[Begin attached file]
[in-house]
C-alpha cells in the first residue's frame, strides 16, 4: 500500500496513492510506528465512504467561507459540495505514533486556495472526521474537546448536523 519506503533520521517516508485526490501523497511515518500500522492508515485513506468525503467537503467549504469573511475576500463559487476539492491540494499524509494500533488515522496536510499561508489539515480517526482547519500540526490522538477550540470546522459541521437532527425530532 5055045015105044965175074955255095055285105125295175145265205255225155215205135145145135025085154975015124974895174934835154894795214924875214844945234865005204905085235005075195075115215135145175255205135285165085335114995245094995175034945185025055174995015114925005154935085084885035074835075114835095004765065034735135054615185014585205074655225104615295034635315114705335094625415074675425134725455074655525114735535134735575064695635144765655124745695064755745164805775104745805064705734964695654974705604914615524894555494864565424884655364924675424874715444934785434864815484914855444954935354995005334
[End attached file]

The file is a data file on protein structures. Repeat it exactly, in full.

[in-house]
C-alpha cells in the first residue's frame, strides 16, 4: 500500500496513492510506528465512504467561507459540495505514533486556495472526521474537546448536523 519506503533520521517516508485526490501523497511515518500500522492508515485513506468525503467537503467549504469573511475576500463559487476539492491540494499524509494500533488515522496536510499561508489539515480517526482547519500540526490522538477550540470546522459541521437532527425530532 5055045015105044965175074955255095055285105125295175145265205255225155215205135145145135025085154975015124974895174934835154894795214924875214844945234865005204905085235005075195075115215135145175255205135285165085335114995245094995175034945185025055174995015114925005154935085084885035074835075114835095004765065034735135054615185014585205074655225104615295034635315114705335094625415074675425134725455074655525114735535134735575064695635144765655124745695064755745164805775104745805064705734964695654974705604914615524894555494864565424884655364924675424874715444934785434864815484914855444954935354995005334